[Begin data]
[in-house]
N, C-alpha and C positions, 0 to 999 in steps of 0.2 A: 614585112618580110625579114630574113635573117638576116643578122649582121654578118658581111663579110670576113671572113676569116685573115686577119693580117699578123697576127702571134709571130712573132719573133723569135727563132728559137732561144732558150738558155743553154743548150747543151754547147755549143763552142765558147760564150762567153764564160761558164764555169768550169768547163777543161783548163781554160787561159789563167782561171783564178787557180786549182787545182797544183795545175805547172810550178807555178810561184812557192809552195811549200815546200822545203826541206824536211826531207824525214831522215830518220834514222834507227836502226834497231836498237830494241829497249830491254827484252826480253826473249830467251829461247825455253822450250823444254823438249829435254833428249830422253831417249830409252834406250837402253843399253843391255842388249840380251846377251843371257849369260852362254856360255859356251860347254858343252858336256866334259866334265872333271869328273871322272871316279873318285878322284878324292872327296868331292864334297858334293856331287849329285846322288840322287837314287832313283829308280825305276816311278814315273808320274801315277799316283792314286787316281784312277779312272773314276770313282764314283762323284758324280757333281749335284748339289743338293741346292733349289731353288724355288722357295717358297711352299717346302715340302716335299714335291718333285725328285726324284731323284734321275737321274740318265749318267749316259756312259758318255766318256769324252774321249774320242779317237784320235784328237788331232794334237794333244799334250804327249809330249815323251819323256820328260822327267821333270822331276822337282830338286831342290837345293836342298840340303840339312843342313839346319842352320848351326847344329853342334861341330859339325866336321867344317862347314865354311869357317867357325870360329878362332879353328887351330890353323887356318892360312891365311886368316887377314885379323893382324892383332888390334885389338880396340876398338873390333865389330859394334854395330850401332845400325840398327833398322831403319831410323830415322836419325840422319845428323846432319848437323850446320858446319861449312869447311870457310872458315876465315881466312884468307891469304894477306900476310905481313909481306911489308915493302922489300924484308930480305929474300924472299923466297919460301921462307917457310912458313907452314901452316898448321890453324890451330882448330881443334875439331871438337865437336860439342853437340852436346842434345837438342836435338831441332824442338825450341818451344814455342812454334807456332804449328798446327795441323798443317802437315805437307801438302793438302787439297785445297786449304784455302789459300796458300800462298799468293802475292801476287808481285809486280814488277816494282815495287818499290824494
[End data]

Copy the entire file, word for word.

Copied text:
[in-house]
N, C-alpha and C positions, 0 to 999 in steps of 0.2 A: 614585112618580110625579114630574113635573117638576116643578122649582121654578118658581111663579110670576113671572113676569116685573115686577119693580117699578123697576127702571134709571130712573132719573133723569135727563132728559137732561144732558150738558155743553154743548150747543151754547147755549143763552142765558147760564150762567153764564160761558164764555169768550169768547163777543161783548163781554160787561159789563167782561171783564178787557180786549182787545182797544183795545175805547172810550178807555178810561184812557192809552195811549200815546200822545203826541206824536211826531207824525214831522215830518220834514222834507227836502226834497231836498237830494241829497249830491254827484252826480253826473249830467251829461247825455253822450250823444254823438249829435254833428249830422253831417249830409252834406250837402253843399253843391255842388249840380251846377251843371257849369260852362254856360255859356251860347254858343252858336256866334259866334265872333271869328273871322272871316279873318285878322284878324292872327296868331292864334297858334293856331287849329285846322288840322287837314287832313283829308280825305276816311278814315273808320274801315277799316283792314286787316281784312277779312272773314276770313282764314283762323284758324280757333281749335284748339289743338293741346292733349289731353288724355288722357295717358297711352299717346302715340302716335299714335291718333285725328285726324284731323284734321275737321274740318265749318267749316259756312259758318255766318256769324252774321249774320242779317237784320235784328237788331232794334237794333244799334250804327249809330249815323251819323256820328260822327267821333270822331276822337282830338286831342290837345293836342298840340303840339312843342313839346319842352320848351326847344329853342334861341330859339325866336321867344317862347314865354311869357317867357325870360329878362332879353328887351330890353323887356318892360312891365311886368316887377314885379323893382324892383332888390334885389338880396340876398338873390333865389330859394334854395330850401332845400325840398327833398322831403319831410323830415322836419325840422319845428323846432319848437323850446320858446319861449312869447311870457310872458315876465315881466312884468307891469304894477306900476310905481313909481306911489308915493302922489300924484308930480305929474300924472299923466297919460301921462307917457310912458313907452314901452316898448321890453324890451330882448330881443334875439331871438337865437336860439342853437340852436346842434345837438342836435338831441332824442338825450341818451344814455342812454334807456332804449328798446327795441323798443317802437315805437307801438302793438302787439297785445297786449304784455302789459300796458300800462298799468293802475292801476287808481285809486280814488277816494282815495287818499290824494